VENICE

This was Venice, the flattering and suspect beauty – this city, half fairy tale and half tourist trap, in whose insalubrious air the arts once rankly and voluptuously blossomed, where composers have been inspired to lulling tones of somniferous eroticism

 

Death in Venice by Thomas Mann

Image by Henrique Ferreira

A SHORT HISTORY OF VENICE

According to tradition, Venice was founded in 421 by the Celtic people called Veneti, who lived along the coast of Northeast Italy and became Roman citizens. In 453 Attila the Hun invaded Italy, later on in 568 the Lombards also invaded the mainland, so many Veneti progressively fled to the islands along the shore with an increase of population.

 

Venice was at first controlled by the Byzantine Empire – the Eastern half of the Roman Empire, which survived the fall of Rome. In 726 the Venetians partly gained their independence and elected their first Doge (a Venetian word for duke).

The Franks tried but failed to conquer Venice in 810. The city flourished as a trading center and ships sailed to and from its ports. Its population grew steadily. In 828 the body of St. Mark was smuggled from Egypt to Venice and became the patron saint of the city.

 

In the Middle Ages Venice continued to flourish. The city of Genoa was a powerful rival and during the 13th and 14th century the two cities fought five wars. In 1508 several European countries formed the League of Cambrai and started a war against Venice. After 8 years of war the dominance of Venice over the Mediterranean Sea was largely unchanged. At that time Venice was also under threat by the Turks, who conquered Constantinople in 1453. In 1571 a fleet of the Holy League led by the Venetian Republic and the Spanish Empire inflicted a major defeat on the fleet of the Ottoman Empire near Lepanto.

 

The discovery of America started the decline of Venice. Trades shifted away from the Mediterranean, and Venice gradually lost power and influence. In the 18th century Venice was politically unimportant although the arts such as opera flourished. Napoleon dissolved the Republic of Venice in 1797. After his fall in 1815, the Venice region was handed to Austria.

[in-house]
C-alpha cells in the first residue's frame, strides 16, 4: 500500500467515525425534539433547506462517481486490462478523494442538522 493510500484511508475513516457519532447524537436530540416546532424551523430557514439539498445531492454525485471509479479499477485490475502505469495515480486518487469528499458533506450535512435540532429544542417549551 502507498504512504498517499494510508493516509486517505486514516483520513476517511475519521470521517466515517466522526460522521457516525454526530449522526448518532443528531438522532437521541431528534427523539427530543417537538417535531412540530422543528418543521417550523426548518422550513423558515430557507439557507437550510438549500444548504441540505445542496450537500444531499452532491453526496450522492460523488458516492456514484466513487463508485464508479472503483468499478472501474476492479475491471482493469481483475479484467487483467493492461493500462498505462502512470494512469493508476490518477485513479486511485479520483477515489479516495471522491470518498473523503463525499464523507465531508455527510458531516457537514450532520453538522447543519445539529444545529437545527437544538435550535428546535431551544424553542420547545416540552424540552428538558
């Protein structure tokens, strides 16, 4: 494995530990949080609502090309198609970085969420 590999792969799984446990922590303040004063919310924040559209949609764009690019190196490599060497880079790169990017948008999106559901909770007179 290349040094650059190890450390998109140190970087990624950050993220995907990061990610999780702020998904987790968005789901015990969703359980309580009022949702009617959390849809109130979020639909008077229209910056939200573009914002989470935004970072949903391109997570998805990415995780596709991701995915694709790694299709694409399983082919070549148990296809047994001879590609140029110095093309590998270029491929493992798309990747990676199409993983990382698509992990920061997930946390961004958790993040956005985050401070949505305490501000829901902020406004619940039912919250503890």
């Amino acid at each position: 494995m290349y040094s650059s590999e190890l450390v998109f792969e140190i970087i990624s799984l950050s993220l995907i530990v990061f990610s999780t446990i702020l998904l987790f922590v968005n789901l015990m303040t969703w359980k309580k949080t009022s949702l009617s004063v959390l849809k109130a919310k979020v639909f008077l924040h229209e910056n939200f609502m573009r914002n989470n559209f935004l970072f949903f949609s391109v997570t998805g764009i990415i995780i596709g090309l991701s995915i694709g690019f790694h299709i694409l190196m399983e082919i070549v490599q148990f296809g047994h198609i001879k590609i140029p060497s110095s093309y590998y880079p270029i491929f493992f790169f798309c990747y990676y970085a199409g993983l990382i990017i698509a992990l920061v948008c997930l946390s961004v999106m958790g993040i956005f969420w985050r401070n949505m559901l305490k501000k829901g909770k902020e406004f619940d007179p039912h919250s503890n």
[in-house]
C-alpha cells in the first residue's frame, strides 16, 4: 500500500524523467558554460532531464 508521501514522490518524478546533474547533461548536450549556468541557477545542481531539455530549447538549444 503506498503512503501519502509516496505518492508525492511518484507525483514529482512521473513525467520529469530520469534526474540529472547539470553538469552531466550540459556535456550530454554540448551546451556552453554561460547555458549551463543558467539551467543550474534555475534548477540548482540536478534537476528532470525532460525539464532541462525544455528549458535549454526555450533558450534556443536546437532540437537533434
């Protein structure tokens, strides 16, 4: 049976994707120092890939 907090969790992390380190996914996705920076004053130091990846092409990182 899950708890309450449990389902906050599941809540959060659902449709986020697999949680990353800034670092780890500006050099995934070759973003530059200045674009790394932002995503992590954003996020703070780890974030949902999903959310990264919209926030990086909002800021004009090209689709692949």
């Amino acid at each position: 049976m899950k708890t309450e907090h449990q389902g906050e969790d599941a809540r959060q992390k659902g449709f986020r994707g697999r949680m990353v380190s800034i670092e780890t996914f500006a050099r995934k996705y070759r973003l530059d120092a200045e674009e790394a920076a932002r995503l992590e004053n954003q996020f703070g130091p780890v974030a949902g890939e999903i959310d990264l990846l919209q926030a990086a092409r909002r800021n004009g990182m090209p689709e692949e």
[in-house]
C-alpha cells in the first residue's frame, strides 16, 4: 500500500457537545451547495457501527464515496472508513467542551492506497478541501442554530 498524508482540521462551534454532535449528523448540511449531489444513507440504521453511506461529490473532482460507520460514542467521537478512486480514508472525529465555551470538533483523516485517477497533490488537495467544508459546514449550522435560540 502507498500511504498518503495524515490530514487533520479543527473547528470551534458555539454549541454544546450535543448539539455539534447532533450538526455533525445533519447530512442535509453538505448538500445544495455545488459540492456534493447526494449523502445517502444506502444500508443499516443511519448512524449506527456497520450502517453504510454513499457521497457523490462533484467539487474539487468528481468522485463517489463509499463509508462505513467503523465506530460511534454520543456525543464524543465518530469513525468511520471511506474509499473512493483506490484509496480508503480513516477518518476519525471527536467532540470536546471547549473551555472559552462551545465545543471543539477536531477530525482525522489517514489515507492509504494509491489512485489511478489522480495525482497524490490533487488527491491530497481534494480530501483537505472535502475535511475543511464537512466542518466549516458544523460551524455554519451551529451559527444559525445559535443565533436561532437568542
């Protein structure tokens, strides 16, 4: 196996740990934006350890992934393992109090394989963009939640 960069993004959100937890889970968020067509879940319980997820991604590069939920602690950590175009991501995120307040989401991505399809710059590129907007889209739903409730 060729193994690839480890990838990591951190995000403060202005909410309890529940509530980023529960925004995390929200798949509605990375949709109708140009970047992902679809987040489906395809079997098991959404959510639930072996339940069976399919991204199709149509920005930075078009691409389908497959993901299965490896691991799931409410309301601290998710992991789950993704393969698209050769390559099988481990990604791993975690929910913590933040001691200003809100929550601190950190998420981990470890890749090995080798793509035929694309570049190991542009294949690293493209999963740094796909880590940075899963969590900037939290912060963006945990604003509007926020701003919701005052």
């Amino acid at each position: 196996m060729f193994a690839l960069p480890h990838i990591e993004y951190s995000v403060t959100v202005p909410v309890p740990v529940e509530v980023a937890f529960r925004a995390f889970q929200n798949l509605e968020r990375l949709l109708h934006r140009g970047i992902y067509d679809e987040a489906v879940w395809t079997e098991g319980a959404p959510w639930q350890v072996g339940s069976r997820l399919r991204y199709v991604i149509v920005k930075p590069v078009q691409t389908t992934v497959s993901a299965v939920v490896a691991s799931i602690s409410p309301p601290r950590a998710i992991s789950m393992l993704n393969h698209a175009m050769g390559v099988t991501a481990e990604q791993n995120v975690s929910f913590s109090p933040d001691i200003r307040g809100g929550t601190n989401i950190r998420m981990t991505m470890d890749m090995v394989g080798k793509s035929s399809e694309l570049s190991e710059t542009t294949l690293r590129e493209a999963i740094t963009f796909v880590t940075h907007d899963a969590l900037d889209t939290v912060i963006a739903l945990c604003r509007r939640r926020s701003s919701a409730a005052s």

The railway reached Venice in 1846. Upheavals swept Europe in 1848 and Venice rose in rebellion against the Austrian rule. For a short period, Daniele Manin became president of an independent Venice, but soon Austrian forces prevailed. The Austrians were defeated by a Prussian-Italian alliance in 1866 and Venice joined the new Italian nation.

 

In the late 19th century Venice flourished as a port and a manufacturing center. A road and railway connecting the mainland to Venice opened in 1933. In recent times the population has fallen sharply and today it is about 264,000 Mestre included.

 

Venice was largely spared from the ravages of the Second World War, and the city preserved its superb architectural patrimony. The city remains a main tourist destination: its prestige and fascination is founded on architecture, arts, doges, gondolas and canals, a bundle of sights not to be missed.